5.8.16

How Music Got Free: Stephen Witt


In spite of its emotive strap line Stephen Witt's book is actually an analogue to Nicholas Negroponte's now twenty one year-old milestone "Being Digital". It's about the ramifications of what happens when you digitise audio.

I was never particularly preoccupied by the issue but sometimes, thinking back to "Being Digital" [1995], I wonder how I was so slow to see how the media landscape would evolve. Because once one grasps the fundamentals about data packet sizes and the ramifications of networked computers it's completely obvious. Certainly it was obvious to the very earliest innovators at Frauenhofer:
"That same year [1982], Seitzer applied for a patent for a digital jukebox. Under this more elegant model of distribution, consumers could dial into a centralized computer server, then use the keypad to request music over the new digital telephone lines that Germany was just beginning to install."
Seitzer had immediately grasped the concept of streaming and the necessity of smaller file sizes to deal with network bandwidth. Spotify uses Ogg Vorbis, not mp3, and computers rather than telephones, but apart from that there's today's conceptual model right there. Funny to think though that Edison too imagined people would listen to music over phone lines!

It's a great book, is thoroughly readable and comes highly recommended but there were for me a few snag points. Firstly there's Witt's, basically amusing, but at once irritating prose style. The whole thing, all 265 pages, are written in the form of a bar yarn: "A guy walks into a room. He's six-foot, informally-dressed in black jeans." Witt also leaves one with the feeling that in his blatant mythologising of a very small handful of people: Brandenburg at Frauenhofer, Morris at Universal and Glover at the RNS Pirate clique that a bigger, more nuanced (even if perhaps less amusing) story is there for the telling. There's sometimes something silly about this Marvel/DC vision of masked men and caped crusaders. Finally, I believe there's something of a fudge in his description of Huffman coding which made me wonder about other things. Still, it's a lot of fun.

From 1996 (when mp3s first started appearing - I remember my friend Hugo's prehistoric mp3 player) till 2016 (with Spotify's pre-eminence, TIDAL and the birth of Apple Music) we've been on a journey. With this extraordinary shift from CDs to streaming there is a sense that we are now at the destination. What's next?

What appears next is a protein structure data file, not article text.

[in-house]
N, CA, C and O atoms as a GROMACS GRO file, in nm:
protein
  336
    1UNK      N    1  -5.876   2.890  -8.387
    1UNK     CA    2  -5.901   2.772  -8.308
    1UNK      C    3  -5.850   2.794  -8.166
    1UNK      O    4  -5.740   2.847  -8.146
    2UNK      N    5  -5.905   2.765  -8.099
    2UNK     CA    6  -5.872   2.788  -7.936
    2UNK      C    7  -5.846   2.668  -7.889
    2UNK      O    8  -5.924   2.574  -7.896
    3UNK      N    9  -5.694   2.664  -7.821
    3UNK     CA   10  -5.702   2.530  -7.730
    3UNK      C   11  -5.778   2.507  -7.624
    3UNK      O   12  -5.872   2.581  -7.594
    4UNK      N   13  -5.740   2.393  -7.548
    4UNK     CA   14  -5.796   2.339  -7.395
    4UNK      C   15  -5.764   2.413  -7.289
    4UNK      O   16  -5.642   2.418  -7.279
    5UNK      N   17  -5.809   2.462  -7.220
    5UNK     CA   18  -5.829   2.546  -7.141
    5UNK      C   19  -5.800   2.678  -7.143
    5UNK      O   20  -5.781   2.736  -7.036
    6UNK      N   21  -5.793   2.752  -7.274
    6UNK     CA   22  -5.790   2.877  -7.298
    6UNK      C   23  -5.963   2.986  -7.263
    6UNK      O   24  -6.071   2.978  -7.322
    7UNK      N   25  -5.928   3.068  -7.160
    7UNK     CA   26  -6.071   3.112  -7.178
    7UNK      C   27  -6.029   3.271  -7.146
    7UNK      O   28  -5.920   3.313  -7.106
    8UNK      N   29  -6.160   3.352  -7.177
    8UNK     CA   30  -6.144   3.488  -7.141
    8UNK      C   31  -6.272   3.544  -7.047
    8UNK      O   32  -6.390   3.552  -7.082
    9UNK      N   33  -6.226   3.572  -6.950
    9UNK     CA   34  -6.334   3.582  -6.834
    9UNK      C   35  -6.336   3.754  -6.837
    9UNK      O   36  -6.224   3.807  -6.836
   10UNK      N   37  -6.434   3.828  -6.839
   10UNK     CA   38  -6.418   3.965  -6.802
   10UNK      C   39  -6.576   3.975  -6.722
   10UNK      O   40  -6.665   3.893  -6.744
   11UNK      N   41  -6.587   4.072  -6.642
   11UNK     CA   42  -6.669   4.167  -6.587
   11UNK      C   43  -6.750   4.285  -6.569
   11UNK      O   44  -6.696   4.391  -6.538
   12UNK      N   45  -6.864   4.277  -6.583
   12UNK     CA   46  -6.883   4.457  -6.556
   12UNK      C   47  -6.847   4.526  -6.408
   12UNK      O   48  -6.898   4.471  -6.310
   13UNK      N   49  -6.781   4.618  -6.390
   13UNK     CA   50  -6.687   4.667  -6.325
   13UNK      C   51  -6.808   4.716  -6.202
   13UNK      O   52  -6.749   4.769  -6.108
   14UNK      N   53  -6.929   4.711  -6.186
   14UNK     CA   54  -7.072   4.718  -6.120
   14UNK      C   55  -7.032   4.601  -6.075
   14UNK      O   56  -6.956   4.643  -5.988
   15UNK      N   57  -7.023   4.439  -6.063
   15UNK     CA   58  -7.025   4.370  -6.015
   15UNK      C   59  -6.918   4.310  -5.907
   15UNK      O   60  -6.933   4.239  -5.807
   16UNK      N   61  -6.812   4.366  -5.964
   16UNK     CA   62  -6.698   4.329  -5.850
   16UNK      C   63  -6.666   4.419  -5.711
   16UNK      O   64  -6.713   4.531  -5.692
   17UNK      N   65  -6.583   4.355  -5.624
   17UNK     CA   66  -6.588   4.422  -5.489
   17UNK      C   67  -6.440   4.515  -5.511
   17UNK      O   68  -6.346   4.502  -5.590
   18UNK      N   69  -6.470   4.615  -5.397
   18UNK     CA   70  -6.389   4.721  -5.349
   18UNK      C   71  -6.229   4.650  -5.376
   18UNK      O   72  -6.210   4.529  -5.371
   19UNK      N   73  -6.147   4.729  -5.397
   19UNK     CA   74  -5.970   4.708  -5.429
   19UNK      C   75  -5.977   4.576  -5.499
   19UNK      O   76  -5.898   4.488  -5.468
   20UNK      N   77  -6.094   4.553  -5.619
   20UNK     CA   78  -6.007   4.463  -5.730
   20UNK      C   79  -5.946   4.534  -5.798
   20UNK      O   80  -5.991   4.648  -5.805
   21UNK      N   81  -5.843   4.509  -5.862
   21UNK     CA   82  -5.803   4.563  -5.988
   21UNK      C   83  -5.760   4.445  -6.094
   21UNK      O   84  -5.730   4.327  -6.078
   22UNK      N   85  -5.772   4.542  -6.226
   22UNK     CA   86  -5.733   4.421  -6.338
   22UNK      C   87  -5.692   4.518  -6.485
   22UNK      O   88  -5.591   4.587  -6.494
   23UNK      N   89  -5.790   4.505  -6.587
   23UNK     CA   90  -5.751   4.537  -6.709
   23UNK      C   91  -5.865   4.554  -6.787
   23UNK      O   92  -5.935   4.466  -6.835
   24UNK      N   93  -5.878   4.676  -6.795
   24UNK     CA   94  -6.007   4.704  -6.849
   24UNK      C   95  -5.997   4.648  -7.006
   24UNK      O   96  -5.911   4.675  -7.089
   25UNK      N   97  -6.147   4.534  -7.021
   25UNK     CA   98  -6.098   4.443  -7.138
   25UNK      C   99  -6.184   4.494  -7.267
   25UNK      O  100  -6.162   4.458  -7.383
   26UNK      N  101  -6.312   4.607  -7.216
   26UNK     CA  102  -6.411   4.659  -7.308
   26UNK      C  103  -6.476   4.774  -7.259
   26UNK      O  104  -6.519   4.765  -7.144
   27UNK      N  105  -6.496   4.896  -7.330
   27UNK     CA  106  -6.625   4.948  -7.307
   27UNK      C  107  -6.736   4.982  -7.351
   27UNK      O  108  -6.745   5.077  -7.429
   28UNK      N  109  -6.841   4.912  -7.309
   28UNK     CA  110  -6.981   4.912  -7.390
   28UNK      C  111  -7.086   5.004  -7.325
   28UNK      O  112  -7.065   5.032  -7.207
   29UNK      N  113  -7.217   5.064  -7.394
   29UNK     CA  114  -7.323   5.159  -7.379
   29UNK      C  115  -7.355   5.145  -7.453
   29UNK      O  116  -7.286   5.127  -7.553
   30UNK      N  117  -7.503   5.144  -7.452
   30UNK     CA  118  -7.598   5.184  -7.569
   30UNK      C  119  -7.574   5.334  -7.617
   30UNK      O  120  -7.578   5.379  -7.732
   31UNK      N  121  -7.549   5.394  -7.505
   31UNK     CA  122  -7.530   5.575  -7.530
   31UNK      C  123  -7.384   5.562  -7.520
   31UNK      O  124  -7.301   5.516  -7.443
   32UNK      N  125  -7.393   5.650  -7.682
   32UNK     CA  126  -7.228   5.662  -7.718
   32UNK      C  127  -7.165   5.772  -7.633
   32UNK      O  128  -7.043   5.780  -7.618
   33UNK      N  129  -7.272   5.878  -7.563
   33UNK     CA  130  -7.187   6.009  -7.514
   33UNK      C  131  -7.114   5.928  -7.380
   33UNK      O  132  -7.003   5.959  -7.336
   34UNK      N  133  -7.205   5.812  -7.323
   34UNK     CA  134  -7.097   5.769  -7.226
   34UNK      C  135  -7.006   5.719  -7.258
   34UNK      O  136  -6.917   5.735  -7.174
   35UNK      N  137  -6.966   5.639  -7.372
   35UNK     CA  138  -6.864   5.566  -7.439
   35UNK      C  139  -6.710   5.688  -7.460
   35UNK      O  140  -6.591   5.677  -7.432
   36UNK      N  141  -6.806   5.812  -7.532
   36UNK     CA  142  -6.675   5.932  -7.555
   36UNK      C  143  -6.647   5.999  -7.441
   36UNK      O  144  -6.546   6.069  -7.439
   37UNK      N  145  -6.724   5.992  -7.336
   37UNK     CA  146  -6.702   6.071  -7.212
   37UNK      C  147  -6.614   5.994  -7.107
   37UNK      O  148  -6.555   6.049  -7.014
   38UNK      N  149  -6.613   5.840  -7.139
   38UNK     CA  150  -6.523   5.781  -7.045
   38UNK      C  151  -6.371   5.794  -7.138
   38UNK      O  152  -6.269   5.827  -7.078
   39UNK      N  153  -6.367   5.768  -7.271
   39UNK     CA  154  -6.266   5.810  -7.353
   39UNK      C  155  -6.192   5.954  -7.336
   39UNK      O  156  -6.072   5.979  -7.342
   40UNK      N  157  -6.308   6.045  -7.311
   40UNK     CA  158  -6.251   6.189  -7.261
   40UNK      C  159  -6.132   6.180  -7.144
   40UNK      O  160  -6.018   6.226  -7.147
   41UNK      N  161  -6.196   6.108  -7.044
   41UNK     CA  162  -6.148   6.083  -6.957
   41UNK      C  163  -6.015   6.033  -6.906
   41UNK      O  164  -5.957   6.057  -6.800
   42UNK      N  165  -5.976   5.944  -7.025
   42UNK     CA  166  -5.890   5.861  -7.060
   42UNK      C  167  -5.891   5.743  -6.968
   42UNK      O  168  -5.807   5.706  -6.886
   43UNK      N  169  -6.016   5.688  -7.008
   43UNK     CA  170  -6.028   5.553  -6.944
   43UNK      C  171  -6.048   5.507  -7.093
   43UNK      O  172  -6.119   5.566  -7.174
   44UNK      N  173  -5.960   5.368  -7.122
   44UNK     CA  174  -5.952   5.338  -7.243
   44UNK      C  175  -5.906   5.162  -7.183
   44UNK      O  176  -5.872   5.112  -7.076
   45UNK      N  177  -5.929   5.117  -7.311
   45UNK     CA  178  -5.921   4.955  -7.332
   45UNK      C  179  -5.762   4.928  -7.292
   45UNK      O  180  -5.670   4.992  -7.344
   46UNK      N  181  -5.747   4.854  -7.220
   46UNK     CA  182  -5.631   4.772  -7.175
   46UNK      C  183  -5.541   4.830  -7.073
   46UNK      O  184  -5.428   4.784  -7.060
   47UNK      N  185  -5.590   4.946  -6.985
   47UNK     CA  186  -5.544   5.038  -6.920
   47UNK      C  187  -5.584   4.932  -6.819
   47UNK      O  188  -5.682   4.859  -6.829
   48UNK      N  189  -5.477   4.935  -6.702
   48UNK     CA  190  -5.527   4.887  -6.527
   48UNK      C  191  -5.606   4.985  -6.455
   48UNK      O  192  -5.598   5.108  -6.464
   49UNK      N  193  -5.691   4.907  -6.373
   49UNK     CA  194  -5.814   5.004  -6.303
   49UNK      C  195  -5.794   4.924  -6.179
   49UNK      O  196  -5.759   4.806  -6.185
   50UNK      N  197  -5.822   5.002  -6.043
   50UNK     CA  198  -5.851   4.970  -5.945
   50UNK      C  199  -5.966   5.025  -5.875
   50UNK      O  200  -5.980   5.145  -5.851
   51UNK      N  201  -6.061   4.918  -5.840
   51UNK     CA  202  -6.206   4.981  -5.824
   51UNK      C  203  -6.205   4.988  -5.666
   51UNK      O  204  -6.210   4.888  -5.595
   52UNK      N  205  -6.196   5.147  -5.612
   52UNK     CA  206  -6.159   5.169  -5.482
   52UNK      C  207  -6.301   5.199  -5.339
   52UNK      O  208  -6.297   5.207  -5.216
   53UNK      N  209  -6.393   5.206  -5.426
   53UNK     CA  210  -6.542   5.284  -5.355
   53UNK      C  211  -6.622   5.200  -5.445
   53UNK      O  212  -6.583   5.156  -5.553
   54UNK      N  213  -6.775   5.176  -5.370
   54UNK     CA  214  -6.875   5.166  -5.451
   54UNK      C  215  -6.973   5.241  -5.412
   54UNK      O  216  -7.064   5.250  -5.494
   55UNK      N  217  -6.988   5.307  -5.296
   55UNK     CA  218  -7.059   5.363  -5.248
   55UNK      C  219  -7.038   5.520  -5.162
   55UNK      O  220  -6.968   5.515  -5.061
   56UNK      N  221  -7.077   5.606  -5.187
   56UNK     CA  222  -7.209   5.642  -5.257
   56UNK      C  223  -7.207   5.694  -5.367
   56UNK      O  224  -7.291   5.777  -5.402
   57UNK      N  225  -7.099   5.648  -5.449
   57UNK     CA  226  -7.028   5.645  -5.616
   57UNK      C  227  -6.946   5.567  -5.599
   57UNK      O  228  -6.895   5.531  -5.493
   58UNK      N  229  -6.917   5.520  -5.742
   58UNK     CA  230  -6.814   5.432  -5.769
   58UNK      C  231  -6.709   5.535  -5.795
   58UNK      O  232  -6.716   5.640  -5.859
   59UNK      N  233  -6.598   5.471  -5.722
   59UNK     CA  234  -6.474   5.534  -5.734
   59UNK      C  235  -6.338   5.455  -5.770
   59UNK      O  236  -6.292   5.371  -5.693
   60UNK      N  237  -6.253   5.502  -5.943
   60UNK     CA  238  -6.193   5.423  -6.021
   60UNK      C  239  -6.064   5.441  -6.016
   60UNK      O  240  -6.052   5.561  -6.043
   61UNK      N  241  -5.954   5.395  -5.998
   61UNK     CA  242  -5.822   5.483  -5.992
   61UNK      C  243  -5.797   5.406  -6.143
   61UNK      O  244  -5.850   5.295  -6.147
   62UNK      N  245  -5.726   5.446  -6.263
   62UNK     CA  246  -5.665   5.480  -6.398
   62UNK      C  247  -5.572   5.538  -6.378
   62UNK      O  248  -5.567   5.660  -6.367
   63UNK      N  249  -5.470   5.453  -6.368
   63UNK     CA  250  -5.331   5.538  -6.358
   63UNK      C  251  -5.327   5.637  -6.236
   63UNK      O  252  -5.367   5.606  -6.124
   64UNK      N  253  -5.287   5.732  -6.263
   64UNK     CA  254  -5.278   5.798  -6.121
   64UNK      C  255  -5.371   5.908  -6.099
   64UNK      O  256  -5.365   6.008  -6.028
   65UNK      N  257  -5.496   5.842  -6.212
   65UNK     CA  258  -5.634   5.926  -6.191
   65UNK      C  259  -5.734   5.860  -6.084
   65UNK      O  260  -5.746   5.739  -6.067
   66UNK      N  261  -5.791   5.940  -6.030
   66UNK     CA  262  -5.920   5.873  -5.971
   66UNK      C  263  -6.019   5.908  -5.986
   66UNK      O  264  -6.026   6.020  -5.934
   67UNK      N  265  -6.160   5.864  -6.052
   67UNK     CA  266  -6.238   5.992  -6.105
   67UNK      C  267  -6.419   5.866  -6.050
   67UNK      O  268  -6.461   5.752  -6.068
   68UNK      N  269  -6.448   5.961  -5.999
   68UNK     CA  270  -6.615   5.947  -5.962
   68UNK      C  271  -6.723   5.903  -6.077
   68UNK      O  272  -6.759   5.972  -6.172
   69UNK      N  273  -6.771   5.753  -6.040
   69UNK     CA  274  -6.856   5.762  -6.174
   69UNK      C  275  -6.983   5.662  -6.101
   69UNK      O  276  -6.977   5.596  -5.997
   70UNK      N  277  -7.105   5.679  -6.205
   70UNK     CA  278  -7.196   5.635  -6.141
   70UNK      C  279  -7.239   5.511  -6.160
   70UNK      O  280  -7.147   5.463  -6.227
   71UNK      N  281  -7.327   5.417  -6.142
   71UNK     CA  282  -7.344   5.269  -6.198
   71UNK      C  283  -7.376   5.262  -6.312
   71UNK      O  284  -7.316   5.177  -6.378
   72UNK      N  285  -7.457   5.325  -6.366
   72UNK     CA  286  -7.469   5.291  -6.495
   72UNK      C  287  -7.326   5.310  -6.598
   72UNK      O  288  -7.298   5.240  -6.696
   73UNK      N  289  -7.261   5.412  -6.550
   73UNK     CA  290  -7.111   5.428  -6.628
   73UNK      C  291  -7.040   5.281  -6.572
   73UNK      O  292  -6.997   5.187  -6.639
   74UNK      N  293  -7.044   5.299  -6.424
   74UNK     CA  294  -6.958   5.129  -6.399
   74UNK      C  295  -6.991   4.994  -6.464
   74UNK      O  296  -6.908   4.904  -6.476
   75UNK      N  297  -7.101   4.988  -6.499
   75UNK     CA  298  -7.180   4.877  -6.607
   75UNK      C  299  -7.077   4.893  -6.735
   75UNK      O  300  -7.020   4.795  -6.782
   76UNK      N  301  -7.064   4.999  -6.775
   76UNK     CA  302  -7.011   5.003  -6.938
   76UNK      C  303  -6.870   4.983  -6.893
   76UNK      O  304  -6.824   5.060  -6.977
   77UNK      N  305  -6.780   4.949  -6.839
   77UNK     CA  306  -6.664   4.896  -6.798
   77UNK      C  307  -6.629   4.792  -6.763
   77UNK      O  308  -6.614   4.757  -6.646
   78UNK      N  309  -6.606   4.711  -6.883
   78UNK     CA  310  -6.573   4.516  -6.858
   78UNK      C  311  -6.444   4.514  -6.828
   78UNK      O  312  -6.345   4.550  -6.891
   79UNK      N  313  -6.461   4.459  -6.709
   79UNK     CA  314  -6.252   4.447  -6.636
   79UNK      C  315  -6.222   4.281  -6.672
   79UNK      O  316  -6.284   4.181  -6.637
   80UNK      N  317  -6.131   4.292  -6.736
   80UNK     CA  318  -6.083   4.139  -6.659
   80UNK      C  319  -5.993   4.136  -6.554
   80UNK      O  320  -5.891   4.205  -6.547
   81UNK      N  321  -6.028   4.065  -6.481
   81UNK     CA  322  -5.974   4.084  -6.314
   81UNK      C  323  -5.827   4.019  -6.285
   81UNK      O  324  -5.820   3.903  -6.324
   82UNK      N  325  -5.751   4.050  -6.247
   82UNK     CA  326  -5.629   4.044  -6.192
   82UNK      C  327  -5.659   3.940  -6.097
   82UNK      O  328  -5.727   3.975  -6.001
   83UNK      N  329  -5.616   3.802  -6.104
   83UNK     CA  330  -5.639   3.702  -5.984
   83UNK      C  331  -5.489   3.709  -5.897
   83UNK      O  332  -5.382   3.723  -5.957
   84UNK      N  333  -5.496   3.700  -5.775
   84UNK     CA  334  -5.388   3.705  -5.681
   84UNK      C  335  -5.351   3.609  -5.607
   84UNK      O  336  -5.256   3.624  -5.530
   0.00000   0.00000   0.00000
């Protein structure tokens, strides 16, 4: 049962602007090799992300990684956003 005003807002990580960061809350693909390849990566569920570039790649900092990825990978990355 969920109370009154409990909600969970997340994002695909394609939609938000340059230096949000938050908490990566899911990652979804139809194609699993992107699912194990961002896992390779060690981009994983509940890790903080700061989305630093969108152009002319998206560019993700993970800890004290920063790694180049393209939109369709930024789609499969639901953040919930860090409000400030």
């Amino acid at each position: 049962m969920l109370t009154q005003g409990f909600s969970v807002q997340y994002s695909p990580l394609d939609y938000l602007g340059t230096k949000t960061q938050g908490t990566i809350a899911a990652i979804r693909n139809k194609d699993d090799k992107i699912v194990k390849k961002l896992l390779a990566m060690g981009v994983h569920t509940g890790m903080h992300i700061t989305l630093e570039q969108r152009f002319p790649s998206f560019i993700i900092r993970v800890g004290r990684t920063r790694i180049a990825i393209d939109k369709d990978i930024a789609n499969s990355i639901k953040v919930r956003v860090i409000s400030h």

One of the interesting things which has affected my business is that the speed of the web has made compression less and less important. Around 2000 there was a real drive in animation to be able to master vector packages like Flash - because vector animation produced much smaller file sizes and lower data transfer rates. In 2006 when I made Woebot.TV I didn't host it at YouTube because you couldn't upload films longer than (and thus files as big as) 10 minutes. In 2016 file sizes are almost not an issue at all and data rates with broadband are extremely quick. Consequently the emphasis has shifted to improving image quality and providing less compressed files.

With music it does seem harder to make people care about sound quality. Neil Young has been widely mocked for his PONO initiative in audiophile digital. However, trust me, there is a difference between good quality and poor quality digital audio. In hardware terms a good DAC really is an amazing thing - as are, in software terms uncompressed audio bitrates. The industry has till now poo-poohed this as something not worth worrying about (largely, I believe, because it has been impossible for them to market it). However with TIDAL's heavy emphasis on high quality audio the signs are there. I would imagine that eventually we will see things like Apple buying Apogee Digital, and probably even companies like B&W and a new marketing emphasis on high quality audio. Then everyone will regret selling their CDs.